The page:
Boost to Arabic Learning in UK

An Arabic calligraphy exhibition hosted by Qatar Foundation in September 2014.

Spanish, Mandarin Chinese, French, Arabic, and German are the languages the UK will need most following Brexit, according to a report released by the British Council last year. Languages for the Future identified these as the top five languages for the UK’s prosperity once the country leaves the European Union, based on extensive analysis of economic, geopolitical, cultural, and educational factors.

The analysis argues that for the UK to succeed post-Brexit, international awareness and skills—such as the ability to connect with people globally beyond English—have become more vital than ever. However, the UK is currently facing a languages deficit.

The report states that the UK has reached a critical juncture for language learning and that investment in upgrading the nation’s language skills is vital if the UK is to remain a globally connected nation. It says that now is the moment to initiate a “bold new policy” which should be cross-government, cross-party, and focused on sustaining improvement in language capacity over the medium to long term.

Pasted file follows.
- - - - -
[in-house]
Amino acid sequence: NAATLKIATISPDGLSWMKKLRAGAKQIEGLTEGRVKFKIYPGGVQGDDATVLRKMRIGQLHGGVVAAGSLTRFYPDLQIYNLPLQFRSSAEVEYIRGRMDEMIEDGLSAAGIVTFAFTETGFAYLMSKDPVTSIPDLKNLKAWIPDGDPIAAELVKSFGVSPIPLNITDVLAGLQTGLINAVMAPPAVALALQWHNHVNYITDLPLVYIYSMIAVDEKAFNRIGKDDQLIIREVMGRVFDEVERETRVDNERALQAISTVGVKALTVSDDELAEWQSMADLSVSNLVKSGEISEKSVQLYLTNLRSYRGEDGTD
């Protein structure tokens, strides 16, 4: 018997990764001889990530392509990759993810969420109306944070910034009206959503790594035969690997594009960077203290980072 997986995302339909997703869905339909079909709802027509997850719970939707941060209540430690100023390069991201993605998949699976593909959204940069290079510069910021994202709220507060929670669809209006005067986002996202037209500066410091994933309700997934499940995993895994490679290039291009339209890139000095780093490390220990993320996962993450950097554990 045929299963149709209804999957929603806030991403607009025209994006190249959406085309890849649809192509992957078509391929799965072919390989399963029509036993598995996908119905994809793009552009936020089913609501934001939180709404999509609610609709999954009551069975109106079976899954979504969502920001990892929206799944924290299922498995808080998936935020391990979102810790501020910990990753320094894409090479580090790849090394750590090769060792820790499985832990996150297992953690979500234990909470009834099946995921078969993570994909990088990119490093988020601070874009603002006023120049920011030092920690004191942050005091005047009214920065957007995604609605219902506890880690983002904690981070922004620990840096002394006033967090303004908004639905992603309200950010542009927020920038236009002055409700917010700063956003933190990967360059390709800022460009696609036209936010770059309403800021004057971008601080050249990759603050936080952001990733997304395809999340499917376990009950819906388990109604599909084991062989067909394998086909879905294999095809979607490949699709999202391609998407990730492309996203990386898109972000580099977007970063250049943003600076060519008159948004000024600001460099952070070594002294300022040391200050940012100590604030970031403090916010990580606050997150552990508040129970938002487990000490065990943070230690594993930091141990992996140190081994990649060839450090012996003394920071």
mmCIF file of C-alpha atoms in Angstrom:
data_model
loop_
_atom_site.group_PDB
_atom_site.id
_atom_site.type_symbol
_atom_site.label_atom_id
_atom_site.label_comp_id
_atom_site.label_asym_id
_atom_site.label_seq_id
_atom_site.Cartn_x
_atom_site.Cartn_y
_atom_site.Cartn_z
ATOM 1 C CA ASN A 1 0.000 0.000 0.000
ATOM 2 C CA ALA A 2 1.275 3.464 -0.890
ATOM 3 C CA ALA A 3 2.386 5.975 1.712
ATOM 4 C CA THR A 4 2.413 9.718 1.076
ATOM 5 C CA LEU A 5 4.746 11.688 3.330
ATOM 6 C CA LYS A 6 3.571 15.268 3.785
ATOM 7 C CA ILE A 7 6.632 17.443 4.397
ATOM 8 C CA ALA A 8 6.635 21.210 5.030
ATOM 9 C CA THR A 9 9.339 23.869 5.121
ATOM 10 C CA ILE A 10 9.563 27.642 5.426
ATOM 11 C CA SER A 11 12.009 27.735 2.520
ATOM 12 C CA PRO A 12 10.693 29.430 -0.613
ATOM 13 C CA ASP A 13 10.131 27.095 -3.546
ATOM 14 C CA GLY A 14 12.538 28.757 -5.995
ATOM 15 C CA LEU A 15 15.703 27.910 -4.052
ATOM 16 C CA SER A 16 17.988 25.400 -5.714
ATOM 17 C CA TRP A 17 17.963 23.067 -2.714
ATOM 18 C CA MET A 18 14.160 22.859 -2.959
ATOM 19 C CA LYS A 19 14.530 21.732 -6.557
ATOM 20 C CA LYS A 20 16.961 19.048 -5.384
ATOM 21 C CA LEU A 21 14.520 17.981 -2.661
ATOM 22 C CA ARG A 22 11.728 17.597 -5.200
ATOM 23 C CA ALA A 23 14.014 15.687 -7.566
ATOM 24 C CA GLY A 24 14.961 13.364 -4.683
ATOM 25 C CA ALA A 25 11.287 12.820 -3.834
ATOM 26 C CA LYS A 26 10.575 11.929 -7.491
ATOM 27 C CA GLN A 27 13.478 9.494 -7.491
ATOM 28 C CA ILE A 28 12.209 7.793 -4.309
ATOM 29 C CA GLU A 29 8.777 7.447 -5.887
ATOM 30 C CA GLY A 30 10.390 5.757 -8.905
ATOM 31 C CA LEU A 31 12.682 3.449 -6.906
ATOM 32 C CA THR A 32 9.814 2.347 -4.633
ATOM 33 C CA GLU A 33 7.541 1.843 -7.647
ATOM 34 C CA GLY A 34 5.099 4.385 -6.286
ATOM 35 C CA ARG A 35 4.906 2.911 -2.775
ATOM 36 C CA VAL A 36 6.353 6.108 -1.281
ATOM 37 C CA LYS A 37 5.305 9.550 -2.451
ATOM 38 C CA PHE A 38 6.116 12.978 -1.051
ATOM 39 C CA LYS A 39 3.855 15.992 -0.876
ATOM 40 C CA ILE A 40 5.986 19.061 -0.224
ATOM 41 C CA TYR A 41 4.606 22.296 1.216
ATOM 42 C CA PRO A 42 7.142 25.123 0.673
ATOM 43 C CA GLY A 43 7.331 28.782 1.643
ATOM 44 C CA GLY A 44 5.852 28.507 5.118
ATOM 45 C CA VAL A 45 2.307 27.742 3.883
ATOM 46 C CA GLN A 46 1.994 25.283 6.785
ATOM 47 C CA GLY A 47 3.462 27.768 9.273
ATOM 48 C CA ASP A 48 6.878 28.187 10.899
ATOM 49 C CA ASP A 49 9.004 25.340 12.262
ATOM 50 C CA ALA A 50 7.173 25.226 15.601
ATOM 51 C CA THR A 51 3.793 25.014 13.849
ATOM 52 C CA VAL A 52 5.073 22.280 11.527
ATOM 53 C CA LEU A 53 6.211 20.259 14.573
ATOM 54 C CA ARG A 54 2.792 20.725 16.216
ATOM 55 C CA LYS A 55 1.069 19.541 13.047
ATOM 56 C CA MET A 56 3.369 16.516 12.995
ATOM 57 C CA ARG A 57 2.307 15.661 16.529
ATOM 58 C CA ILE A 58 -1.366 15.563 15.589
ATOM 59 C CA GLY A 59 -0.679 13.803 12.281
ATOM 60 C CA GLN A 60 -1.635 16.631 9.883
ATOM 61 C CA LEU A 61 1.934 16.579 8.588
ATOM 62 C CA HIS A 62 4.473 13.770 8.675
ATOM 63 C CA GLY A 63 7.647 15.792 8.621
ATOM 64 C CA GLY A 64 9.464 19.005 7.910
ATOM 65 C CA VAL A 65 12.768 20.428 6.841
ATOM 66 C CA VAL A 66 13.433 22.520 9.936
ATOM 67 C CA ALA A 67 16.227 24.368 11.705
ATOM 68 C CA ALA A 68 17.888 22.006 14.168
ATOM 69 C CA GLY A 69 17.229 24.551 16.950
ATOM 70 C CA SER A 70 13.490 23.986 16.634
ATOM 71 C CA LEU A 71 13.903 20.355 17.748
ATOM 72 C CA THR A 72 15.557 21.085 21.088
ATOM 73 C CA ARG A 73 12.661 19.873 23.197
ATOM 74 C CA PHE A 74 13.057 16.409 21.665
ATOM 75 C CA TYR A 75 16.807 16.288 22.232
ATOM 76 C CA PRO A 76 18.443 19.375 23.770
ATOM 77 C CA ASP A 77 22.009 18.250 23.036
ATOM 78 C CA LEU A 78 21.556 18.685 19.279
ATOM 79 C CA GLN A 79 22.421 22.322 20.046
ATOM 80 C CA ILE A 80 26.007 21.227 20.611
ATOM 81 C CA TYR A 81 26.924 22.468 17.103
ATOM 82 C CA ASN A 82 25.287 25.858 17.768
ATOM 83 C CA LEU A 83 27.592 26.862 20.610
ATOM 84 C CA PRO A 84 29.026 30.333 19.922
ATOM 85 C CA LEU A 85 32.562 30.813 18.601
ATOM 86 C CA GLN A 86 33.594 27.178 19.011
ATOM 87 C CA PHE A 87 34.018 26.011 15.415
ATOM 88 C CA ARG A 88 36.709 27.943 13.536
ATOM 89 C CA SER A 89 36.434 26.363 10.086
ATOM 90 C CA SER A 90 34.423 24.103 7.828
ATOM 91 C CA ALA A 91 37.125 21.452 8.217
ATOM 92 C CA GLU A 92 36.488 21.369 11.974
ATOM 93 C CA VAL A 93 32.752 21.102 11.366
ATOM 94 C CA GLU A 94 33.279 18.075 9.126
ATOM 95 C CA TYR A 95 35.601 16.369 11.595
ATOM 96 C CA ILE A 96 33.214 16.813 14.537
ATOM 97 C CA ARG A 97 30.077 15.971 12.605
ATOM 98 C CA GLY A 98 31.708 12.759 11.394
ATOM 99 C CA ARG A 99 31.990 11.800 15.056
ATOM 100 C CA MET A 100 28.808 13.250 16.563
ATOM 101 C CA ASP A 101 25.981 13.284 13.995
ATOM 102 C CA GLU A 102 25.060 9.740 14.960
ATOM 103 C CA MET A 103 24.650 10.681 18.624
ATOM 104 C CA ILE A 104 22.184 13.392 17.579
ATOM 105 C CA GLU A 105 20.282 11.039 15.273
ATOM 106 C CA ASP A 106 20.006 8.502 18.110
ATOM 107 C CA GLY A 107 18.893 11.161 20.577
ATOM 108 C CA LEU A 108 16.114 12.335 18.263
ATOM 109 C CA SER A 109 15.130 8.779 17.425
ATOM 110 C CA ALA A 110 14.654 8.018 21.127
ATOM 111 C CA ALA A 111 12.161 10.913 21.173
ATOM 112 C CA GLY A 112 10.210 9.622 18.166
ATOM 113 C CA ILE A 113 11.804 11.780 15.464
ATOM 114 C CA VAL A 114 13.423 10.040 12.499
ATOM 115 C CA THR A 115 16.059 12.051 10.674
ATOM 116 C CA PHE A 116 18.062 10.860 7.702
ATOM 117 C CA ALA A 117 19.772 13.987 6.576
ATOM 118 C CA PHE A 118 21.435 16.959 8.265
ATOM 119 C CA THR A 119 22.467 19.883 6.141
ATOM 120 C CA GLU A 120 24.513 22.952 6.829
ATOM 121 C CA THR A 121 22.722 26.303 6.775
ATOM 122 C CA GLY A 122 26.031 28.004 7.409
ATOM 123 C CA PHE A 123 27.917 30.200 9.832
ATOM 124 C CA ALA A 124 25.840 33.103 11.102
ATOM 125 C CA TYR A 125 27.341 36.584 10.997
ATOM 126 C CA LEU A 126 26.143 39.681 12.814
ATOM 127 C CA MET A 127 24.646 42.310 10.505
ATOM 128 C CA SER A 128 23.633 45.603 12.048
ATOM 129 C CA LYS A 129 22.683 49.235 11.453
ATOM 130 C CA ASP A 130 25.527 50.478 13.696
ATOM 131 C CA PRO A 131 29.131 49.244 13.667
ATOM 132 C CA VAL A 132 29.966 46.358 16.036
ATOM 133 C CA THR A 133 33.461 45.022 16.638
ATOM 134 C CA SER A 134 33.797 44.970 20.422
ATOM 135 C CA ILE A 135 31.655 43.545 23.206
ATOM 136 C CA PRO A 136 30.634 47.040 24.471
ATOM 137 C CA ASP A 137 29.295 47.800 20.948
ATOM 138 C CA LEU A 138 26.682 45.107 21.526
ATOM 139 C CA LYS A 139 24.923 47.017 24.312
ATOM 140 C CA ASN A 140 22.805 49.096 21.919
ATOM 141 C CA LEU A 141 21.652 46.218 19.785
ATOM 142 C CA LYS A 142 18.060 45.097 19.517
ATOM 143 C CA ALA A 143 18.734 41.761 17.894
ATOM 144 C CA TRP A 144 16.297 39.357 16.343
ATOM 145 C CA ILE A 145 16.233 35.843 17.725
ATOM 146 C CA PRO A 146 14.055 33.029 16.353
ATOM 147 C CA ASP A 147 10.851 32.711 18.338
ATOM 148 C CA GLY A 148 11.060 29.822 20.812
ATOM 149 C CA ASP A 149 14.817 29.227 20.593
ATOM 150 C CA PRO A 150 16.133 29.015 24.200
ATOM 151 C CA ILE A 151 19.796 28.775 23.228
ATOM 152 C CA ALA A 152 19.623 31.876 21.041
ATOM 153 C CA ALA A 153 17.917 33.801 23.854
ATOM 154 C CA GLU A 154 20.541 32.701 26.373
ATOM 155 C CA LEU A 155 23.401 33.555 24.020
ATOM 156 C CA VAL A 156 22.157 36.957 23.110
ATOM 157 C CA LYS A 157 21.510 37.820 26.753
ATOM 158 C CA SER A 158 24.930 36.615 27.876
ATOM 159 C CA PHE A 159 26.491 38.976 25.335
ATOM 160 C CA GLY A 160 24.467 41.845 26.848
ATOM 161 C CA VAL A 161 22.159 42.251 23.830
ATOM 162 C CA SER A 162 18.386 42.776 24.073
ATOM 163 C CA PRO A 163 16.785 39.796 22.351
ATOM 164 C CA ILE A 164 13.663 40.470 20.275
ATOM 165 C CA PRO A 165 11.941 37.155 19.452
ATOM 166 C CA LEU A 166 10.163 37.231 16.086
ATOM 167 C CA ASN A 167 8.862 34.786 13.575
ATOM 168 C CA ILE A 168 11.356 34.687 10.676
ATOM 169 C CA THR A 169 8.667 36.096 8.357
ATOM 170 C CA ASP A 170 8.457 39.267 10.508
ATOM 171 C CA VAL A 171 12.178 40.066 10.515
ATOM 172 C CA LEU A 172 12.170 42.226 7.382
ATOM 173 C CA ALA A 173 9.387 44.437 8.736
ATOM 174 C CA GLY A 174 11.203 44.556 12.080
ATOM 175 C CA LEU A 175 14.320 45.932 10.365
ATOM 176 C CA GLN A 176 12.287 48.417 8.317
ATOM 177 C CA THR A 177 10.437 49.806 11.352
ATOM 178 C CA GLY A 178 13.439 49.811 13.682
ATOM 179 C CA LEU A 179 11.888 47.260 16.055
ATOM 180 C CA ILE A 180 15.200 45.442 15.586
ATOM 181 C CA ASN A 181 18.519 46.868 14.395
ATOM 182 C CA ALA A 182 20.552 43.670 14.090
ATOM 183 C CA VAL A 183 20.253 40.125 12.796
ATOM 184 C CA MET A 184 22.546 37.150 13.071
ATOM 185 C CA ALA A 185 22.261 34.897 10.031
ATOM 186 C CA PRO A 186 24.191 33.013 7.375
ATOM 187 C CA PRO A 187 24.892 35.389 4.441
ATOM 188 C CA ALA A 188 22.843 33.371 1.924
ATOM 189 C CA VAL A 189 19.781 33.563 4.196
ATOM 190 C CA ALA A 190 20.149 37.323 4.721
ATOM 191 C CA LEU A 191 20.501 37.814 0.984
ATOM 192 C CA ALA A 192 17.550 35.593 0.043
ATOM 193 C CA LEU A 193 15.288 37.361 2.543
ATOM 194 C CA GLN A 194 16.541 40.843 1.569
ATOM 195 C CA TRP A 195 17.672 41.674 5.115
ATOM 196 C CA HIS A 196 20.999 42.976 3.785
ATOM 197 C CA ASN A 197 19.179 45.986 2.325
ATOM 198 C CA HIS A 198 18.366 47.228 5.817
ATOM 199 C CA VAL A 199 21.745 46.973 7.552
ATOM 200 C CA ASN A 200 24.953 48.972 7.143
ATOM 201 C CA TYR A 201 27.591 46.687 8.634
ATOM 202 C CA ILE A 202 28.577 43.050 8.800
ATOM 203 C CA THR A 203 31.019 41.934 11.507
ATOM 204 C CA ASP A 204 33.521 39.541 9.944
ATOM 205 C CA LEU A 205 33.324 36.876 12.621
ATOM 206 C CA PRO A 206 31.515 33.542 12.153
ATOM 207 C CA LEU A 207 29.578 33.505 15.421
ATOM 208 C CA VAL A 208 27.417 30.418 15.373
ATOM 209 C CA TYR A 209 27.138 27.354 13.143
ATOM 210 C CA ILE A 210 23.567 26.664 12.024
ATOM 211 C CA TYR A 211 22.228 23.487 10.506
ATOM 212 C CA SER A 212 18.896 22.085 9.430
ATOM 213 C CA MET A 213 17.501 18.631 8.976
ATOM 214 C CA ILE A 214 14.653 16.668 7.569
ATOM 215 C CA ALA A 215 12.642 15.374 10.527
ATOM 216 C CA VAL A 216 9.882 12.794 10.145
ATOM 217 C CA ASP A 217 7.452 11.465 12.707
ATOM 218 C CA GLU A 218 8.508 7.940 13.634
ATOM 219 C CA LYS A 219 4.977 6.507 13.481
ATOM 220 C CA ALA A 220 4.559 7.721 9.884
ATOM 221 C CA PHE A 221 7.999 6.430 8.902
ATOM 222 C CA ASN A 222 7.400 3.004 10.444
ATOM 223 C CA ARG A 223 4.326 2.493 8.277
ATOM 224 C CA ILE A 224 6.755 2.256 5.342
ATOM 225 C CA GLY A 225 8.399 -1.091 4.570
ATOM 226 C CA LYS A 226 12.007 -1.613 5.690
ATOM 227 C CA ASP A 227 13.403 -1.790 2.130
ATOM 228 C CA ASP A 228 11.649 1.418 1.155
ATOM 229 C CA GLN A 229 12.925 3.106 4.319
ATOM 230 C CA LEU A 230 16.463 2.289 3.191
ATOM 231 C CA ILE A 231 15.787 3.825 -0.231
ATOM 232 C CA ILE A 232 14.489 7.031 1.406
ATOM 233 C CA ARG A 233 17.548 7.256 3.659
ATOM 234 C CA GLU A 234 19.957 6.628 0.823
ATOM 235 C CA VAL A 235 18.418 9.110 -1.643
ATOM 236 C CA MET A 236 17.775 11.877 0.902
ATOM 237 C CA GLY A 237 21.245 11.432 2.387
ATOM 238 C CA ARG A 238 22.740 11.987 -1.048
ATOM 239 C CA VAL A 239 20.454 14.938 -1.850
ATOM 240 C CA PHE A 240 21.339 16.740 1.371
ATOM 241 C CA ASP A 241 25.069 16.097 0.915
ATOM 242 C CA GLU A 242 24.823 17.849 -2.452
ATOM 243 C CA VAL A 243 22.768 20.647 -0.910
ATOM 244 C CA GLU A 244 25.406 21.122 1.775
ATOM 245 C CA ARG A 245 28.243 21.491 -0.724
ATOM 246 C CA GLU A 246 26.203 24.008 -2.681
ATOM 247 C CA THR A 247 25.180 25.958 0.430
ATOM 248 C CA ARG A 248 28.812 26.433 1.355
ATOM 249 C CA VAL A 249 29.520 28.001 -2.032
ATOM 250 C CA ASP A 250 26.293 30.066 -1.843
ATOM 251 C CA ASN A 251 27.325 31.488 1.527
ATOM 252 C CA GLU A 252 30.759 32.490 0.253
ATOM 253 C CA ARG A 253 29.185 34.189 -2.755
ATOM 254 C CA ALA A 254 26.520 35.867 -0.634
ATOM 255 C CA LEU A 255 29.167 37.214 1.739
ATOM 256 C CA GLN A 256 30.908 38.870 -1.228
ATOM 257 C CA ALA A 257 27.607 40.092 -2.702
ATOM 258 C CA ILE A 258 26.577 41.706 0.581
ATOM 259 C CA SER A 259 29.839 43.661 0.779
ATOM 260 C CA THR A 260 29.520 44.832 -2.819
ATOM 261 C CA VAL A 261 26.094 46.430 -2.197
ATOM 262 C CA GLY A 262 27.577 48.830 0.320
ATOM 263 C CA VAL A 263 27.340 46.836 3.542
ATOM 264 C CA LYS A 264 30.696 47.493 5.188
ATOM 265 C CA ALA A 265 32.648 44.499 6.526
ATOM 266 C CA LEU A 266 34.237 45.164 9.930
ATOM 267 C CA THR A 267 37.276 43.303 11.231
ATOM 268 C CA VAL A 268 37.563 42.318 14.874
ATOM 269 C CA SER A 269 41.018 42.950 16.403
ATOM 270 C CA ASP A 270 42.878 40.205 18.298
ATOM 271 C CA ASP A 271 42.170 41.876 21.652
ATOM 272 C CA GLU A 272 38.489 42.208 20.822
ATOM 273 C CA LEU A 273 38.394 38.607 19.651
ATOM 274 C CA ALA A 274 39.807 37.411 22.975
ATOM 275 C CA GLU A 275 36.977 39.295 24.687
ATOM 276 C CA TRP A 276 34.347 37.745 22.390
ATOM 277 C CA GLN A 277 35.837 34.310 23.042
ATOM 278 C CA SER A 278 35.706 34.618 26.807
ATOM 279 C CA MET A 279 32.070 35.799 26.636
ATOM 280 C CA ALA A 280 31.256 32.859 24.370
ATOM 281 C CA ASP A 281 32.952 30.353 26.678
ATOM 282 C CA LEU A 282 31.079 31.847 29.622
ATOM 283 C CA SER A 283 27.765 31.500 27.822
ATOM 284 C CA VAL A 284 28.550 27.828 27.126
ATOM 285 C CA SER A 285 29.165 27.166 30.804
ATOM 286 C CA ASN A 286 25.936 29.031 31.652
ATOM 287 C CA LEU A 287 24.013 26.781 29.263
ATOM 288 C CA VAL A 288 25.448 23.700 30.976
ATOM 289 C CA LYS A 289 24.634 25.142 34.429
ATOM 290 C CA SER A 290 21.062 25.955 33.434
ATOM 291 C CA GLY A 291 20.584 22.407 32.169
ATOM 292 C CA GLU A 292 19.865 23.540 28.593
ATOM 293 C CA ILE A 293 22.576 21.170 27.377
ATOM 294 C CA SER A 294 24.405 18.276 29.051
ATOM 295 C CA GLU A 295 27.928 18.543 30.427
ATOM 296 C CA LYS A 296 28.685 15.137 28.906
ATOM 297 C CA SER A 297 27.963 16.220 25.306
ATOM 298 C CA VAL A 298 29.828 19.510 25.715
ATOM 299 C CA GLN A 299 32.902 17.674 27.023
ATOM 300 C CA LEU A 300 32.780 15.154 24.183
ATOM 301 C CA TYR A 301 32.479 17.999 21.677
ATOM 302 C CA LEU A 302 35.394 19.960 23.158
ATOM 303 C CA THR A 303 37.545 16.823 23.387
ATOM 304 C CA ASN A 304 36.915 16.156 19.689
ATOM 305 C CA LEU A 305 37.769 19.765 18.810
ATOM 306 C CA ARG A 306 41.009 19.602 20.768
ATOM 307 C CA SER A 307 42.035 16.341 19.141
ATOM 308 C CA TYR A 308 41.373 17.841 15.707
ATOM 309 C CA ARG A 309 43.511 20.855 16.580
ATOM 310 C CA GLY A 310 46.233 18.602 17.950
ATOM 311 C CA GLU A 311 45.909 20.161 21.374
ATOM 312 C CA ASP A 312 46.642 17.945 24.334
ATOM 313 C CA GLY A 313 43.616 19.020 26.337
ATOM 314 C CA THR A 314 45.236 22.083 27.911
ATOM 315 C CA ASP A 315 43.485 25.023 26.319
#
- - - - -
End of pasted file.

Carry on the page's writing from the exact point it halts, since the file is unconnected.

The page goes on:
Brexit gives even more urgency to the UK’s quest to be an international trading power beyond Europe.

Arabic is one of the top languages the British Council wants pupils to learn, even though just 5% of schools in England teach it, so very few non-Muslim children have opportunities to learn the language.

While many high schools offer Spanish and French, and the government has expanded access to Mandarin over the past three years, Arabic has received relatively little attention and teacher recruitment is a major barrier.

The British Council wants ministers to “draw on the successful practice” of the government-funded Mandarin Excellence Programme, which trains teachers at the Institute of Education to work in both primary and secondary schools.

Qatar Foundation International (QFI), which promotes global Arabic education, has pledged £400,000 ($550,000) in funding for Arabic teaching in the UK and has instituted a foundation teacher-training course at Goldsmiths University. This is much smaller, however, than the £10 million the government spent on Mandarin teaching.

Arabic’s importance was determined by analyzing job adverts, export markets, and language on the internet to determine the most important languages of the future.
The council found the proportion of companies citing Arabic, Mandarin, and Spanish as useful for applicants had risen, while fewer demand French and German. Job adverts asking for proficiency in Arabic, Mandarin, and Japanese have also overtaken demand for the previously popular Russian and Portuguese over the past five years.

The Qatar Foundation project will involve Horton Park Primary in Bradford, the Westborough School in Essex, the Anglo-European School in Essex, and another school in London.

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